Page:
A high-powered government advisory panel has recommended Australia and its business community bolster cyber defences as threats of digital crime escalate.
With technology sitting at the heart of the lives of most Australians, and increasingly shaping our economy, society and future, having a strategy to contend with cyber crime has never been more important, the report says.
Cyber crime in Australia includes everything from state sponsored hacking to workmates stealing passwords and using them illegitimately. Throughout COVID19 cyber crime has surged both locally and globally. Demand for experts in cyber security will rocket as governments and businesses put more focus on preventing cyber breaches.
The federal government asked a panel of experts to make recommendations on improving Australia’s cyber defences.
“We are seeing increased levels of malicious cyber activity, both state-based and criminal,” said chair of the panel and chief executive of Telstra, Andy Penn. “Successfully meeting this challenge requires upgrading Australia’s cyber defences to be strong, adaptive and built around a strategic framework that is coordinated, integrated and capable.”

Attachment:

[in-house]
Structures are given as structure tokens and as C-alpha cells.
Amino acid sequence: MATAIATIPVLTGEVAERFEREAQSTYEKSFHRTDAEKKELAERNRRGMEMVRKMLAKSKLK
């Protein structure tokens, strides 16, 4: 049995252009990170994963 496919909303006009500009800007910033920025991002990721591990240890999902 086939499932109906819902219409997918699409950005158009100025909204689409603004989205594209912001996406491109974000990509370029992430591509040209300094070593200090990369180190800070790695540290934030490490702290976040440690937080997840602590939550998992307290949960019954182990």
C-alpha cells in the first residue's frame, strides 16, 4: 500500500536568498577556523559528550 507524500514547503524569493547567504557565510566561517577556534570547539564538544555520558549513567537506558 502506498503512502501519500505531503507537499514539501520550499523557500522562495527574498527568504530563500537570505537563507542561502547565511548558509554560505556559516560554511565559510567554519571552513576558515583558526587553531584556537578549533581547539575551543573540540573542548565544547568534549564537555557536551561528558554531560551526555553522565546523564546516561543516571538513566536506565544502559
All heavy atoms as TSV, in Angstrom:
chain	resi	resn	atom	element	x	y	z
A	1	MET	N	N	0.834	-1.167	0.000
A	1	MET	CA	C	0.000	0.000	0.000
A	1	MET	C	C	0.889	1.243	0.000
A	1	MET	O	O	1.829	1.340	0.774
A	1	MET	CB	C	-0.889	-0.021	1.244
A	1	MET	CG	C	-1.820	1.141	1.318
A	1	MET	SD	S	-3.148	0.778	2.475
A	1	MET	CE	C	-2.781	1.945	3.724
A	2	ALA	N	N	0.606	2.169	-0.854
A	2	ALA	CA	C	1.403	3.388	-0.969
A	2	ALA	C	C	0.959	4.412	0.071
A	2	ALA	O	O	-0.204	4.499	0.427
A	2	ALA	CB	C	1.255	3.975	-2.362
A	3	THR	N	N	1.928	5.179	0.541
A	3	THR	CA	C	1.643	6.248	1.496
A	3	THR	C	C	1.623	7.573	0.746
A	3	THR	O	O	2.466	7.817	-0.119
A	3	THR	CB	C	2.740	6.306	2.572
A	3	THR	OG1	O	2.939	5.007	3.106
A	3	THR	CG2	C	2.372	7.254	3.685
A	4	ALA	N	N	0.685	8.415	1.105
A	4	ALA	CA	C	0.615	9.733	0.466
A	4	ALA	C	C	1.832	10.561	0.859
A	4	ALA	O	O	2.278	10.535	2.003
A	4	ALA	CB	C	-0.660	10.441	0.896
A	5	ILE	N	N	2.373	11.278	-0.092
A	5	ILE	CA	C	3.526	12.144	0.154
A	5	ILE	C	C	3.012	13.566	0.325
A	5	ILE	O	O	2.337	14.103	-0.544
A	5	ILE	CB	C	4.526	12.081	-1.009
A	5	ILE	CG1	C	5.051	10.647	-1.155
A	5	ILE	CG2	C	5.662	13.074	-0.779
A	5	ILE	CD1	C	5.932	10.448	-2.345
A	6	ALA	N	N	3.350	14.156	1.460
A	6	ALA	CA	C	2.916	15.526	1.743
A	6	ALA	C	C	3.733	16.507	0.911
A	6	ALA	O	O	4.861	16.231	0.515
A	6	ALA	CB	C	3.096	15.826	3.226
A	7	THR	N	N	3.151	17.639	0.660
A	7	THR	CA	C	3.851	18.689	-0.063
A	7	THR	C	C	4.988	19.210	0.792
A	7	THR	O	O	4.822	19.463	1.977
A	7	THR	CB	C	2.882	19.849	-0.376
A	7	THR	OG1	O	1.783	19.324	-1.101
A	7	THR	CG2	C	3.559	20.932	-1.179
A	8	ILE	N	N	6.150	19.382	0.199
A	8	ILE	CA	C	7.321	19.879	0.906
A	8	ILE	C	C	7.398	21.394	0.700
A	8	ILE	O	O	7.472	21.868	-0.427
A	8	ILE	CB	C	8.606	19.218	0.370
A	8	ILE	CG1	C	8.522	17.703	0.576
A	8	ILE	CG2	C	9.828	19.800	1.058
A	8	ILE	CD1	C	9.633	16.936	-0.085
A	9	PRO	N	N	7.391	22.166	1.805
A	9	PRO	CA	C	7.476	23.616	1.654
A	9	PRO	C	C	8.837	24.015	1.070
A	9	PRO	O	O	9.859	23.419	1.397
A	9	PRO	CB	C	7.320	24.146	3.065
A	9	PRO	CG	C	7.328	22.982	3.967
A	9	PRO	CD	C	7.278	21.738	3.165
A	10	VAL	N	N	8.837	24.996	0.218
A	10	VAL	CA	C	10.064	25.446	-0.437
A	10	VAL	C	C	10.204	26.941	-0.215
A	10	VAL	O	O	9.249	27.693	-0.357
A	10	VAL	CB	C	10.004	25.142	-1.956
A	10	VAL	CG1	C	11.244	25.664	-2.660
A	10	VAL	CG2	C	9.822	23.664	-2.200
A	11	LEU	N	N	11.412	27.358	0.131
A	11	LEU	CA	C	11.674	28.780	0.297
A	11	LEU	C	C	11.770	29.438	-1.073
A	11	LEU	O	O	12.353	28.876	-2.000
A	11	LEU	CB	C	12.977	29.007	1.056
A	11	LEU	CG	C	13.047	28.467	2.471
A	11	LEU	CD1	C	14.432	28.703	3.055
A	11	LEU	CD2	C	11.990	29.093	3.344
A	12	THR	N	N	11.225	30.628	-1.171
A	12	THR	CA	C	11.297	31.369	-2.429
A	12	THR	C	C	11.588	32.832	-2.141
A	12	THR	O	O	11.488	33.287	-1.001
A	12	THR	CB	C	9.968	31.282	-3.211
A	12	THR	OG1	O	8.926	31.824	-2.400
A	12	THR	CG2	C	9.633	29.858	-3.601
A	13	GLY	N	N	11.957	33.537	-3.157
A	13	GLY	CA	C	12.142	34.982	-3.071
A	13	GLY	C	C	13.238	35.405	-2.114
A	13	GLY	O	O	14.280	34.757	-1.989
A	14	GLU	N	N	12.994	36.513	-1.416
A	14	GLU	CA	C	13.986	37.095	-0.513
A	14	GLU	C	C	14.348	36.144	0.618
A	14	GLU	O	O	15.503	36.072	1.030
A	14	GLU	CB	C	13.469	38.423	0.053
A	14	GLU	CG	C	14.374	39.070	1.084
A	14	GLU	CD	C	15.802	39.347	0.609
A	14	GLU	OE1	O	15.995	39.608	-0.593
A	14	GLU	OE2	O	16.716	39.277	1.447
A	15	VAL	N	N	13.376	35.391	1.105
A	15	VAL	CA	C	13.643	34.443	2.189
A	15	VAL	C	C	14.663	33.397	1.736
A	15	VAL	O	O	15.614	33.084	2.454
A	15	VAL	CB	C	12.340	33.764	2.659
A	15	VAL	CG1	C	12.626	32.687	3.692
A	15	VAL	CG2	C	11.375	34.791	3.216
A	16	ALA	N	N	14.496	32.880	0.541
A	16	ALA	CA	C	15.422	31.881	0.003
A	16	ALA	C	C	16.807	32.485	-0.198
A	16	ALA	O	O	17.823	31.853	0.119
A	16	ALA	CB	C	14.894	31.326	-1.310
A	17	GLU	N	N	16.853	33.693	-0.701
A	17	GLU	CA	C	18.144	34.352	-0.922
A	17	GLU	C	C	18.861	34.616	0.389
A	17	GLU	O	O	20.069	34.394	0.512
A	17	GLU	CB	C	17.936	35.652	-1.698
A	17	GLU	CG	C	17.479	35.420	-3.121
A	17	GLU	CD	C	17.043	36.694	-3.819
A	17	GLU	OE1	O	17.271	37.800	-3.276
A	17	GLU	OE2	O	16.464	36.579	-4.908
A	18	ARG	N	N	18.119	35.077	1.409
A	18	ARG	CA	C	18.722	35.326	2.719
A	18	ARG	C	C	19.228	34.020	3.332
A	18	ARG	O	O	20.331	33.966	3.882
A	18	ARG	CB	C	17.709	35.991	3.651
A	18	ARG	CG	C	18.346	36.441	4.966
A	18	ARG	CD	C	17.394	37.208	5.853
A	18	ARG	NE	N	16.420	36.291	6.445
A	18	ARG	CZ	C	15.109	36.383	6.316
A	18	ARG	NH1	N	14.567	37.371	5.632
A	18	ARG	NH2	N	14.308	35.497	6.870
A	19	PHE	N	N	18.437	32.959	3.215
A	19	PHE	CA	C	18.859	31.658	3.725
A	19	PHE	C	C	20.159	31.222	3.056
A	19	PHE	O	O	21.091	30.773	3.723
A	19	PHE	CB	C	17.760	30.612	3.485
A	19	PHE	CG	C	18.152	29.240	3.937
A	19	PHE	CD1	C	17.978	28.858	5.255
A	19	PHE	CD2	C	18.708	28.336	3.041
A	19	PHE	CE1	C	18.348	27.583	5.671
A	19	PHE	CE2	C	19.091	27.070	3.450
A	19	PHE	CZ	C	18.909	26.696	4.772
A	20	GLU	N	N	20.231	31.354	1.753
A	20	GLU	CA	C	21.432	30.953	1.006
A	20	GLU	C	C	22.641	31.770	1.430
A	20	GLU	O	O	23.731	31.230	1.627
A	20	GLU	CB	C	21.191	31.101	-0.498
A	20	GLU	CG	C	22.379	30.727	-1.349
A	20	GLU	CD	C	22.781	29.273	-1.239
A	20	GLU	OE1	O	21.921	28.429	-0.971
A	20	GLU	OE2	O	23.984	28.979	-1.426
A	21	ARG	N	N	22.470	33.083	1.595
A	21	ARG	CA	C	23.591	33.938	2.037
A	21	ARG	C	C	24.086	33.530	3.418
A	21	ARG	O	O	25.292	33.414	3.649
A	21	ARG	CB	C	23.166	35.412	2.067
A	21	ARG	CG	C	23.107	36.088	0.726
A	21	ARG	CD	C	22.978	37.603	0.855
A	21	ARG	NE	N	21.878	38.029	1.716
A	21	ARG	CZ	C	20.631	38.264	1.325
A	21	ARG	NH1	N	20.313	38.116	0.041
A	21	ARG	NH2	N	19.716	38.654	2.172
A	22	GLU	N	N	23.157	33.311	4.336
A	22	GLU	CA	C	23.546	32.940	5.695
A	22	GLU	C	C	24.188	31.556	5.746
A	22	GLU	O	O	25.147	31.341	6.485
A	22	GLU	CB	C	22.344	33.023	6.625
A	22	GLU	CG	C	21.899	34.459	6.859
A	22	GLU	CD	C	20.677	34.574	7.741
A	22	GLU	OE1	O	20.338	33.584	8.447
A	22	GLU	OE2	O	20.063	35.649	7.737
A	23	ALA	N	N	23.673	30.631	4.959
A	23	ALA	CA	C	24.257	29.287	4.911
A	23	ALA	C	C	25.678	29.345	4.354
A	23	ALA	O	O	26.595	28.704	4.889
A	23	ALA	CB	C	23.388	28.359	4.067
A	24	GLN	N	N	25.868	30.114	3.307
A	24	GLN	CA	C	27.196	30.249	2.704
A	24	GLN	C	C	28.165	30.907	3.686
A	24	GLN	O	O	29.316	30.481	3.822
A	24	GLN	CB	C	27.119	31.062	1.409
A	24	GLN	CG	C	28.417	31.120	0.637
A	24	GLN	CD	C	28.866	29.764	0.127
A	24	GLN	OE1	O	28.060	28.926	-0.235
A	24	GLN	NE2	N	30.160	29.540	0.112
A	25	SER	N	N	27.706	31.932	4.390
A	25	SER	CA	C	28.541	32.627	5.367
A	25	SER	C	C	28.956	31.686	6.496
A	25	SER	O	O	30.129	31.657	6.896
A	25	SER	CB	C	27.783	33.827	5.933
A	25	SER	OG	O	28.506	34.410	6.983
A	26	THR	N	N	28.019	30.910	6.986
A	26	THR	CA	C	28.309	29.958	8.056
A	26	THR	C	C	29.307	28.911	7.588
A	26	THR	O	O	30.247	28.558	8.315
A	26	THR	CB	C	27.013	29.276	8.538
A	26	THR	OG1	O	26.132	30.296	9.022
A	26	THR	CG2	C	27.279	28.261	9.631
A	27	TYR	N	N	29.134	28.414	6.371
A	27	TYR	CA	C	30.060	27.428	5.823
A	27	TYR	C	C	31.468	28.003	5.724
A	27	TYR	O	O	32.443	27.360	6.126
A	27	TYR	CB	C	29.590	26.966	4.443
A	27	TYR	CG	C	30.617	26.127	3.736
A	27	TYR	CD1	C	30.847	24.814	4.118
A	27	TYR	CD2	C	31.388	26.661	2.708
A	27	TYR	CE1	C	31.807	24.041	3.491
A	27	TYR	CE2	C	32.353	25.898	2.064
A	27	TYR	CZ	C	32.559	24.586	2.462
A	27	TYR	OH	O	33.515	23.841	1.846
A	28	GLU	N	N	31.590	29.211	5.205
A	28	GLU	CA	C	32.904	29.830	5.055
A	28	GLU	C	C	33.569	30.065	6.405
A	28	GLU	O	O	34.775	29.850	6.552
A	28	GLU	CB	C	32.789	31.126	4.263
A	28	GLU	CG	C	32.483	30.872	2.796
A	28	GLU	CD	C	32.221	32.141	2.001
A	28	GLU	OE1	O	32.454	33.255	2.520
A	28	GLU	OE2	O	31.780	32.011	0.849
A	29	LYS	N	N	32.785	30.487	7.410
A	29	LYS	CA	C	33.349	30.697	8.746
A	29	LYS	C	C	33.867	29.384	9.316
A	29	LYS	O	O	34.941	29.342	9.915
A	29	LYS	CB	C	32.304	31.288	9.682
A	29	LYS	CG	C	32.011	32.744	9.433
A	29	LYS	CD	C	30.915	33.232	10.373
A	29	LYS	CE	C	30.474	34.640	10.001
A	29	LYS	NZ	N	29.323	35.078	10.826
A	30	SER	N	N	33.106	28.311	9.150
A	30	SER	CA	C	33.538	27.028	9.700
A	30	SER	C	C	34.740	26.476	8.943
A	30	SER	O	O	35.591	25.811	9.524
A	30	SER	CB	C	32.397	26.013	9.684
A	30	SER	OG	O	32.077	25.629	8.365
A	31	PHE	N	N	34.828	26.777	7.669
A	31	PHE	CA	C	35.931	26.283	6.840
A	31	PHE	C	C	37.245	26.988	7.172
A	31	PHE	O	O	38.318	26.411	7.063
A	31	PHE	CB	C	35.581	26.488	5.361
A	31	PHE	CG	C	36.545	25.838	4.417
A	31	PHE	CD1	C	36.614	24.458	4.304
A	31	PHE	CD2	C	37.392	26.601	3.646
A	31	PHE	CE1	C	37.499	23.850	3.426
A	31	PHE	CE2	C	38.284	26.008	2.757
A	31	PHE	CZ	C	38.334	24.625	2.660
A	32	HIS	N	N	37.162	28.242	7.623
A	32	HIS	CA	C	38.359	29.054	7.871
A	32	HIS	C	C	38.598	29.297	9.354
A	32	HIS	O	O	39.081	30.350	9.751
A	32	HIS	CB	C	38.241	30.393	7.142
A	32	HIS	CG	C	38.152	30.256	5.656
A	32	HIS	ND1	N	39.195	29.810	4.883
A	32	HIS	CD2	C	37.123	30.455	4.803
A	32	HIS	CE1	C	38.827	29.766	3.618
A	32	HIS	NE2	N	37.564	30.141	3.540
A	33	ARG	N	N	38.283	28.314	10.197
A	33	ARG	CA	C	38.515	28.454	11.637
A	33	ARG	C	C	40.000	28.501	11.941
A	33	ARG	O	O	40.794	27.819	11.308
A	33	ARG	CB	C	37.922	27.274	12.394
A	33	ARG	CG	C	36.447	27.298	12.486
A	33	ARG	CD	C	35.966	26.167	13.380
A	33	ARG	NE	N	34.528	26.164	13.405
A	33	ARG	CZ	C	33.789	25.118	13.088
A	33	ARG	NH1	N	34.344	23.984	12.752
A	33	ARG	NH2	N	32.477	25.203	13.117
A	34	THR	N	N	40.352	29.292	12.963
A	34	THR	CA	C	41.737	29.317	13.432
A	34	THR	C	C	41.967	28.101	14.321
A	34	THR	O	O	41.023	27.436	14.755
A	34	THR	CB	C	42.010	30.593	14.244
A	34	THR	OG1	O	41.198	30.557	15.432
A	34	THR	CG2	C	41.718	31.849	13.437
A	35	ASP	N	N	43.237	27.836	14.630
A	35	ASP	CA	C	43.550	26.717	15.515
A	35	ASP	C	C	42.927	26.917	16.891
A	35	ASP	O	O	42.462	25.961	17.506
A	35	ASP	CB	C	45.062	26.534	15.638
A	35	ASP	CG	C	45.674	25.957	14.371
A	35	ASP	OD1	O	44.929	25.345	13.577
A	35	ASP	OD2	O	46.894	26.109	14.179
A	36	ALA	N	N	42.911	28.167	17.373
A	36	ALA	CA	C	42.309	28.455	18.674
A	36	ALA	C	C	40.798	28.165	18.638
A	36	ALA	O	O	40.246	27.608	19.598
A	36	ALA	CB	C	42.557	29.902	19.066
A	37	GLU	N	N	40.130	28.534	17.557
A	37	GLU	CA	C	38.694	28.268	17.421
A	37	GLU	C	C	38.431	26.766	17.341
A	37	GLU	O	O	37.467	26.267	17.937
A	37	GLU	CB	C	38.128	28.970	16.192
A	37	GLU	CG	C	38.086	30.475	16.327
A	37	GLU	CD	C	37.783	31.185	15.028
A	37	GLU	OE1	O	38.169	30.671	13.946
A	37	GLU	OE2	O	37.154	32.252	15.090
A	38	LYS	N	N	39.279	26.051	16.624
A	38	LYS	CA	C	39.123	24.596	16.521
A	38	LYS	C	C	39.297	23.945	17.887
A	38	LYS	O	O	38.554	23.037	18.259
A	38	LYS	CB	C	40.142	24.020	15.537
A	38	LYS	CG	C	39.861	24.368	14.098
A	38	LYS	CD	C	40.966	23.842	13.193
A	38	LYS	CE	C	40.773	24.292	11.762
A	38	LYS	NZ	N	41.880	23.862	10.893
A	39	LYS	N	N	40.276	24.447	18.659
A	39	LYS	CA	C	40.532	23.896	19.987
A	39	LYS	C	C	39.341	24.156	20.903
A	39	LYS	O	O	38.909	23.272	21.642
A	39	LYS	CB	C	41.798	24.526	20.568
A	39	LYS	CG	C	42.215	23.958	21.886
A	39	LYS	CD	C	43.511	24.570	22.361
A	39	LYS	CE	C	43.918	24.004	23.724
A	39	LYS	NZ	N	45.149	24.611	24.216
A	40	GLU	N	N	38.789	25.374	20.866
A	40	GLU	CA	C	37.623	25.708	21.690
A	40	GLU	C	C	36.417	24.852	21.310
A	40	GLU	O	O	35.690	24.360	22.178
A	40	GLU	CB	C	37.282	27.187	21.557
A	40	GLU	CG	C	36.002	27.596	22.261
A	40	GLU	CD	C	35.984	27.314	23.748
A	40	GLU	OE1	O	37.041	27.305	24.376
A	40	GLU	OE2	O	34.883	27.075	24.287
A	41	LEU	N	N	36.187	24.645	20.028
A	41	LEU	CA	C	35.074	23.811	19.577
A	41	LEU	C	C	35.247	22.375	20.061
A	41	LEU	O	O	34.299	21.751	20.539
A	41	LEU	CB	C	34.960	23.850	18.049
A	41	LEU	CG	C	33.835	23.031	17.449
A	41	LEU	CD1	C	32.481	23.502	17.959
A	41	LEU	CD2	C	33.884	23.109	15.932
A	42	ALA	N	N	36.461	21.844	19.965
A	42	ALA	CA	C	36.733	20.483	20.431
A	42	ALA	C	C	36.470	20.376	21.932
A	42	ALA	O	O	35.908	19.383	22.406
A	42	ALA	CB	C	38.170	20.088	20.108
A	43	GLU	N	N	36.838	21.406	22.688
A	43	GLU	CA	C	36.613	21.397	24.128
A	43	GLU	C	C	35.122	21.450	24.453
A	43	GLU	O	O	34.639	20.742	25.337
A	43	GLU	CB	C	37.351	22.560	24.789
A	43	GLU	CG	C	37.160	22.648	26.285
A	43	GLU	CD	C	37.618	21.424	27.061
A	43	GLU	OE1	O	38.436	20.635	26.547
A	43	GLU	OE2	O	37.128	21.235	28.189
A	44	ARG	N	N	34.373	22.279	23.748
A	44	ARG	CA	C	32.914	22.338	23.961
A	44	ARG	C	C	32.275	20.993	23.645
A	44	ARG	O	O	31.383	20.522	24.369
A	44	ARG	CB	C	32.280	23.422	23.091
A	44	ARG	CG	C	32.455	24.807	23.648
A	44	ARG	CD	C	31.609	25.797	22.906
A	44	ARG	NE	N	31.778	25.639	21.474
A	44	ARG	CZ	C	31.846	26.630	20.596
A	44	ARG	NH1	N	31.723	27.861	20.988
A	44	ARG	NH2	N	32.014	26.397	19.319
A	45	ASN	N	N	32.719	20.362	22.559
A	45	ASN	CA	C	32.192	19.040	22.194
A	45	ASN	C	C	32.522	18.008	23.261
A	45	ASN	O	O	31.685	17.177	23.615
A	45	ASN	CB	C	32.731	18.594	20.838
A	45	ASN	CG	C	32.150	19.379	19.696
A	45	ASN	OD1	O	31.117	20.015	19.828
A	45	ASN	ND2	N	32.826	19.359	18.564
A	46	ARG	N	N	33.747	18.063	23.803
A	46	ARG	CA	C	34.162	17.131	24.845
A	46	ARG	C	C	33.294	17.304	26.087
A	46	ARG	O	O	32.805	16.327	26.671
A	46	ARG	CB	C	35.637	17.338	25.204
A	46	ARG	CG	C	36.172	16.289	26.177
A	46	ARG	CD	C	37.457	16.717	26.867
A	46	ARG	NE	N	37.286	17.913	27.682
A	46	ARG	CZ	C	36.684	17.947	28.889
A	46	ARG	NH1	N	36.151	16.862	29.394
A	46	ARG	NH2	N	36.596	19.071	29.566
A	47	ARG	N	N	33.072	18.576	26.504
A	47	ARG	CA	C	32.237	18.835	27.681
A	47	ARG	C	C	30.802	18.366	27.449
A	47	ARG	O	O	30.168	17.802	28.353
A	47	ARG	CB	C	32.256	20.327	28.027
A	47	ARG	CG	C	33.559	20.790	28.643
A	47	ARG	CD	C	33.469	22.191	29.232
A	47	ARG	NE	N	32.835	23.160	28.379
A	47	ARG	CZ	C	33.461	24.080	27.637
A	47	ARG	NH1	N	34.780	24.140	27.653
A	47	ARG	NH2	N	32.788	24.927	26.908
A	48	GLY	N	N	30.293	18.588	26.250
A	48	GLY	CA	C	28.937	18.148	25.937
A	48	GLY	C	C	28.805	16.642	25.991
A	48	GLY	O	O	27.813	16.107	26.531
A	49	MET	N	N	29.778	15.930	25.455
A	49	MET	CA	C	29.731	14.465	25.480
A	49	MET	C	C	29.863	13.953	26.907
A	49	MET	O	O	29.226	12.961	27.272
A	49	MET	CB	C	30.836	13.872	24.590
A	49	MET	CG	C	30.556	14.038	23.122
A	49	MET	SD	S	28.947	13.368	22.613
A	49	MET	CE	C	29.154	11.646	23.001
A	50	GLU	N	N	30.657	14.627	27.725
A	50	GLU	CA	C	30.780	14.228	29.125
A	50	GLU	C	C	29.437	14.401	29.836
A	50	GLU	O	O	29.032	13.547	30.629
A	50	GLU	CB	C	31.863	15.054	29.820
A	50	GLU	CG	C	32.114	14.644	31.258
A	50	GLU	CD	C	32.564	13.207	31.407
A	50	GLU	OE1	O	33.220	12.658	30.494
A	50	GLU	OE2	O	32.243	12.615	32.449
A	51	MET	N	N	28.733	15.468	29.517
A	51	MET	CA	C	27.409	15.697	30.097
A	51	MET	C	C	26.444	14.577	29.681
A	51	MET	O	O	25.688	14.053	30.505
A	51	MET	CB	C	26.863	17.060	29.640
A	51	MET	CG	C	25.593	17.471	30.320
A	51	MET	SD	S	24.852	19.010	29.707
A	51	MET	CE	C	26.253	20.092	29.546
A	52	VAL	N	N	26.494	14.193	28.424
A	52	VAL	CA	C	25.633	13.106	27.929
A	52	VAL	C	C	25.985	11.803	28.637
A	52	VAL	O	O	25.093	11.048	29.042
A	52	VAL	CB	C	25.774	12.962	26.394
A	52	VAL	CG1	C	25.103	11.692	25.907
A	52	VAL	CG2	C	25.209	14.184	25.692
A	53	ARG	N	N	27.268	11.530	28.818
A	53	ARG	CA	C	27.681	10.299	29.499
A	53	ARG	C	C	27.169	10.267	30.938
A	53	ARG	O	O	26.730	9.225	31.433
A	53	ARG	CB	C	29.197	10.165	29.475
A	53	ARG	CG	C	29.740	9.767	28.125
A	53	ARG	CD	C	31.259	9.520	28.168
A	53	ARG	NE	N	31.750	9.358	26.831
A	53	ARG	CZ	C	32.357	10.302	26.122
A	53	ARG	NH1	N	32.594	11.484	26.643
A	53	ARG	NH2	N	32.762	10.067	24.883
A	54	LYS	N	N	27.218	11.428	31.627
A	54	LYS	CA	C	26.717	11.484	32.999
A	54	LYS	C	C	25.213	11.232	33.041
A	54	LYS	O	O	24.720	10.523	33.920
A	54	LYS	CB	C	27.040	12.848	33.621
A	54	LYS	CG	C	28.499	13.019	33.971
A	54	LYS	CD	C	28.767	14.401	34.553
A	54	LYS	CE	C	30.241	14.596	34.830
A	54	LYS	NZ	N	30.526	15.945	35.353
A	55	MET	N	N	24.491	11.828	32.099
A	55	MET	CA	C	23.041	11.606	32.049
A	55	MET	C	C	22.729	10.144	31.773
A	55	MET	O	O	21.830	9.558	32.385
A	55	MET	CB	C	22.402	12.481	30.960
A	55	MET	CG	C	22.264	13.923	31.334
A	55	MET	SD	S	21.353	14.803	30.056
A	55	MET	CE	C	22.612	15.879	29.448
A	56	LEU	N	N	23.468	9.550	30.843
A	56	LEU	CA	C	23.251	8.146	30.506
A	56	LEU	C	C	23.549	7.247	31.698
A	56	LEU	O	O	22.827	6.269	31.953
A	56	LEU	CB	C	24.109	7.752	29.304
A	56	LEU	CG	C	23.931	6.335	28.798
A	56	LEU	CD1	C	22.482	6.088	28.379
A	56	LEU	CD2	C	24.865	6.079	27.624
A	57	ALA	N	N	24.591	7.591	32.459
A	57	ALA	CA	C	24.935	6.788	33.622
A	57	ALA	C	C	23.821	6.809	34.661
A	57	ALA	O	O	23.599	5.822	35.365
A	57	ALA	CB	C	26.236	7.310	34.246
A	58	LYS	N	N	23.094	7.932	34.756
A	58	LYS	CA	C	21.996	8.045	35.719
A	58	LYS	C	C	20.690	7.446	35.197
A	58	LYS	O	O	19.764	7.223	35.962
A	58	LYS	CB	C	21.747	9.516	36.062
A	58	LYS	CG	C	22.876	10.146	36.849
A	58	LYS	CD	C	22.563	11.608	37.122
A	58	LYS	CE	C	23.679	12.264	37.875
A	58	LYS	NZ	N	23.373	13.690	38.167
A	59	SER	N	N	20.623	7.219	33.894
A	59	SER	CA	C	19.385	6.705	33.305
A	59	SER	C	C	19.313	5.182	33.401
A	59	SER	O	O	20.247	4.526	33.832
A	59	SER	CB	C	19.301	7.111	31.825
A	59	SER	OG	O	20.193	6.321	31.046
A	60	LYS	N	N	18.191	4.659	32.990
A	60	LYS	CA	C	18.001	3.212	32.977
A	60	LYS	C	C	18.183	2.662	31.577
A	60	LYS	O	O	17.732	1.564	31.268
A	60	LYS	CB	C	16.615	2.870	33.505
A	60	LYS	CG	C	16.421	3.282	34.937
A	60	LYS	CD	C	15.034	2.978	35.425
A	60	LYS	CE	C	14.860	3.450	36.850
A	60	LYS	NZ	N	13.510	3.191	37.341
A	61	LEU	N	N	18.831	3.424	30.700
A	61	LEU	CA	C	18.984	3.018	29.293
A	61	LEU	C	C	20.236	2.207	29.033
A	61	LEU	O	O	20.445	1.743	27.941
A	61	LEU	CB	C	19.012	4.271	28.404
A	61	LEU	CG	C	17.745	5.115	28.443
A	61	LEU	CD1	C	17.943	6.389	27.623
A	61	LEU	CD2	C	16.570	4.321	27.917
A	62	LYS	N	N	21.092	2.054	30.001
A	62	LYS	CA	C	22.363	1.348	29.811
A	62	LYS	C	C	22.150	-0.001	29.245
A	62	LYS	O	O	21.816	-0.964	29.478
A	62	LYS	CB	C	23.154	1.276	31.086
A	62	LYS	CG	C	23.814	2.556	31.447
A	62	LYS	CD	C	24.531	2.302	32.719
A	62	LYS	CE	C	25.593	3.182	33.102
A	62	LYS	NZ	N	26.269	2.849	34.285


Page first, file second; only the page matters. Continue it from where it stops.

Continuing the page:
The key pillars of the 60 recommendations made by the panel are
- Deterrence – establish consequences for criminals targeting businesses and Australians.
- Prevention – increase expertise within sectors to defend cyber crime.
- Detection – improved sharing of information between government and business
- Resilience – strengthen incident response and victim support mechanisms.
- Investment – increase resources to fights cyber crime.
The federal government’s Cyber Security Strategy Industry Advisory Panel included Mr Penn, the chair of Tesla Robyn Denholm, and former US Secretary of Homeland Security, Kirstjen Nielsen.
Many of the recommendations of the panel make it clear that it believes businesses should protect itself from cyber crime, including much greater awareness of how to prevent attacks. This will come down to training and having the right people in jobs to defend cyber crime. Australia doesn’t have enough of those people now, and training is critical to establishing a much larger workforce of cyber professionals.